In the wake of the #MeToo and Time’s Up movements, we’ve witnessed news stories pertaining to historic sexual abuse cases, and the way in which money, intimidation and clout have been wielded by power players to ensure misdemeanours never reach the public domain. Now, a new four-part drama examines the impact on the victim and their family when a financial settlement is agreed in return for their silence.
Dark Mon£y tells the story of the Mensahs, a working-class family from London whose young son Isaac (Max Fincham) is plucked from obscurity to star in a major new Hollywood movie.
On his return from America, he reveals to his parents that he was abused by a world famous producer, and the drama explores what happens when his parents, Manny (Babou Ceesay) and Sam (Jill Halfpenny), agree to a substantial pay-off and the enduring repercussions it has on the family.
“In celebrity culture there are a lot of stories of pay-offs, where parents have come out and said something’s happened to my child - and then all of a sudden the story disappears because of an out-of-court settlement. And we never hear about the family or the case again,” says the writer Levi David Addai who also penned the acclaimed BBC feature-length drama Damilola, Our Loved Boy.
“Being a writer, I thought, if this is true, that they received money and didn’t pursue charges anymore, where are they now? What’s going on now in the dynamics of that family, especially if it was a huge pay-off where the parents don’t have to work anymore and can live off the money they’ve been given. Even though the money could be used for the kids’ future, it’s still the dark money. I just had questions for myself and I thought these would be good questions for the audience.”
The drama reunites Levi with Babou, who received a BAFTA nomination in 2017 for his role as Damilola Taylor’s father Richard.
“What Dark Mon£y does, which I love, is that it doesn’t try to make a political statement. Rather, we’re going to say, here’s a family, here’s a relatable child, and within that framework, what is the impact?” says the actor.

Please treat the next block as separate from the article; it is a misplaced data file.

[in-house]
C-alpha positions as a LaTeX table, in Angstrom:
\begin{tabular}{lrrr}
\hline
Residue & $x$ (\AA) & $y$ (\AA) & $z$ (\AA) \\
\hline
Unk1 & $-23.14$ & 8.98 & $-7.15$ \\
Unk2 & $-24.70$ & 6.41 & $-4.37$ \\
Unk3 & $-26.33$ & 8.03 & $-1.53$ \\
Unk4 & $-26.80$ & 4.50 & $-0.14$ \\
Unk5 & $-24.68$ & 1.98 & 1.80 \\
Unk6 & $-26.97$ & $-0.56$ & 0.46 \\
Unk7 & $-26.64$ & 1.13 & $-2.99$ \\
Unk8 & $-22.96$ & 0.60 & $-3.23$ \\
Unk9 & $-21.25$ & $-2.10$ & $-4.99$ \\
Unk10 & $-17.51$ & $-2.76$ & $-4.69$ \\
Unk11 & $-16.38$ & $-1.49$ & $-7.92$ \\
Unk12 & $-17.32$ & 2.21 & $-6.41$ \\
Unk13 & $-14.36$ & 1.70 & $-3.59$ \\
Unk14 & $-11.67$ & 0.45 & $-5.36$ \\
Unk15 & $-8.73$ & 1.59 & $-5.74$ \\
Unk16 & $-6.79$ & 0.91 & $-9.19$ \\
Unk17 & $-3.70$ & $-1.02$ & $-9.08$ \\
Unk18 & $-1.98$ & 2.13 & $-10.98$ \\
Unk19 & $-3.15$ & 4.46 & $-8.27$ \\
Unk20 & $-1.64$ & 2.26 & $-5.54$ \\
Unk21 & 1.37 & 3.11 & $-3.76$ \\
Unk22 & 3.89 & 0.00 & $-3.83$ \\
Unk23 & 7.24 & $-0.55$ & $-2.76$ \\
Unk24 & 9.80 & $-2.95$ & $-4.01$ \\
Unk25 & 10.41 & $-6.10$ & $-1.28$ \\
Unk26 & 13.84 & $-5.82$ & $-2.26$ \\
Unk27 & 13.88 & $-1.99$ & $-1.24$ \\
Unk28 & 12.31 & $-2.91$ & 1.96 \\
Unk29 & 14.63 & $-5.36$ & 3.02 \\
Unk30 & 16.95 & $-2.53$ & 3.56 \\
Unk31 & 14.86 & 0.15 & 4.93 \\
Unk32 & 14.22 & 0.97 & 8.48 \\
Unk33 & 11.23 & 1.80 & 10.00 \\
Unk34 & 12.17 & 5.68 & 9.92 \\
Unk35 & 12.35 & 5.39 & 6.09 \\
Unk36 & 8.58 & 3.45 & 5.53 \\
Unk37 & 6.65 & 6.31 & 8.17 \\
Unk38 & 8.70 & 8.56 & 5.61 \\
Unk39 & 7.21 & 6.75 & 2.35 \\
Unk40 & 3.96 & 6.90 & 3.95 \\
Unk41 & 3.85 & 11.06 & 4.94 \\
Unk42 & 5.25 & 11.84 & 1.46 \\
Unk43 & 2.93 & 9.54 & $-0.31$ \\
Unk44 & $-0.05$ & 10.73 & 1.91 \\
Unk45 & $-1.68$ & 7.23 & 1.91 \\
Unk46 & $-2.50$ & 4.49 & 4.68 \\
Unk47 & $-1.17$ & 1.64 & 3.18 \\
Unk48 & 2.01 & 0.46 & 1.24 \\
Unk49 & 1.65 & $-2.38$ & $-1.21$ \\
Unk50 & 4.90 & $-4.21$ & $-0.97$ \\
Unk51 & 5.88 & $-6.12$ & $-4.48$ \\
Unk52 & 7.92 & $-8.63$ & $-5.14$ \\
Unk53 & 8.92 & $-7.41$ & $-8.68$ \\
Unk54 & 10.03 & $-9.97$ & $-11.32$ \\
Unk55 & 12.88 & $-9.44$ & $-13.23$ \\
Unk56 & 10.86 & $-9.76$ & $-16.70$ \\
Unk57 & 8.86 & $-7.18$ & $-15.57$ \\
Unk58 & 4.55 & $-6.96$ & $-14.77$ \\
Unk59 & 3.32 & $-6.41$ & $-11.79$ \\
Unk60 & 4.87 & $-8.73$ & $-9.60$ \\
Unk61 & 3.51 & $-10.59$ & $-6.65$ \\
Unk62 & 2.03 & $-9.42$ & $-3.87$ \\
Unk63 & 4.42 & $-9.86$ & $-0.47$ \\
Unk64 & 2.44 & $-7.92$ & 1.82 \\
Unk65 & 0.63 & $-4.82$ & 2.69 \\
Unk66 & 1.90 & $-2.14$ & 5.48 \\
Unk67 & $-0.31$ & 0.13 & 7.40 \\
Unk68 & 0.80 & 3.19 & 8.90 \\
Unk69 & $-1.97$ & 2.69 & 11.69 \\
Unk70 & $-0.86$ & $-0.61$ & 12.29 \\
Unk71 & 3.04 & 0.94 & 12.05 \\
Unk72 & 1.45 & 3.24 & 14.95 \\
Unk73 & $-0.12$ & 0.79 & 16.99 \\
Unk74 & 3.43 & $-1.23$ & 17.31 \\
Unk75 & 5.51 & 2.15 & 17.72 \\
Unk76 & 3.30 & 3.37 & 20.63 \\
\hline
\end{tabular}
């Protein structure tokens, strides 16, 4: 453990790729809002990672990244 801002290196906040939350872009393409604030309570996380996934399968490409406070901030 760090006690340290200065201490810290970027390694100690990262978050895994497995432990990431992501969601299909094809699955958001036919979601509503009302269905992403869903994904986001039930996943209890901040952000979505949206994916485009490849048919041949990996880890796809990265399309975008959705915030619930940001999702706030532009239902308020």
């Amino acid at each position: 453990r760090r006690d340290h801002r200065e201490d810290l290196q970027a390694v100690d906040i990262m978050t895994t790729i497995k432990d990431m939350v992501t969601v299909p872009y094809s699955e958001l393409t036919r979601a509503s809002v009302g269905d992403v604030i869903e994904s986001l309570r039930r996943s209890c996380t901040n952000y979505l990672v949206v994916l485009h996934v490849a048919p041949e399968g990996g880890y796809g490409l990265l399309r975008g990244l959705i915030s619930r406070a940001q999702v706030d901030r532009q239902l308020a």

“Manny has built a massive lie around his life and the lie is very simple: if I just sit still and just keep everything at bay, everything will be okay. And he carries that on until there’s literally nowhere left to hide. Then he realises the only way out is to be truthful, and worst of all, to be truthful with himself.”
We see that also involves facing up to the true nature of his relationship with Isaac’s older sister Jess, and his other son, Tyrone, from a previous relationship.
“There’s so much, relationship-wise, going on in the family setting - things unsaid, things not done. And I thought, as awful as this sounds, the abuse is almost outside of that. It just becomes this massive light on what love actually exists in this family, just among themselves,” says Babou.
In the opening episode, Manny, Sam and Isaac are hosting a pool party in their palatial home. To the outsider, it looks as if they’re living a dream life, but it becomes clear that each of them is struggling with an inner turmoil, and none of them are talking about it.
The action moves back a year, to Manny picking Isaac up from the airport and driving to the London estate where there’s a welcome home party in Isaac’s honour. The family’s struggling financially but seemingly content, and excited by the prospect of Isaac’s burgeoning Hollywood career.
That same evening, Isaac reveals the video he took of the abuse he suffered at the hands of producer Jotham Starr, and so begins the devastated family’s confusion as to what to do next. Sam seeks legal advice, Manny tentatively contacts an investigative journalist, and they both meet with Isaac’s on set chaperone Cheryl Dennon (Rebecca Front), who’s shocked by the revelation but whose knowledge of events is ambiguous. Was she an enabler? Did she turn a blind eye? Was she entirely ignorant of truth? These are just some of the questions you’ll be asking yourself, including whether Manny and Sam, beneath the detached glare of Starr’s legal team, are right to accept the vast sum of hush money they’re offered.
Dark Mon£y is one of the first dramas to explore what life might be like for the victims and families behind recent headlines, and the subject matter is sensitively tackled by Levi and director Lewis Arnold, who’s previously worked on Broadchurch and Humans.
There are poignant performances all-round, particularly from Max Fincham who’s tasked with playing a young lad trying to enjoy life beneath the weight of his experiences.
As episode one draws to a close and we return to present day, the camera pans out on the Mensah’s mansion that looms as large as the dark reality the family now find themselves in. With three more episodes to go, it’ll be a fascinating insight into how justice might be sought, and what toll it takes.
Dark Mon£y begins on BBC One on Monday, July 8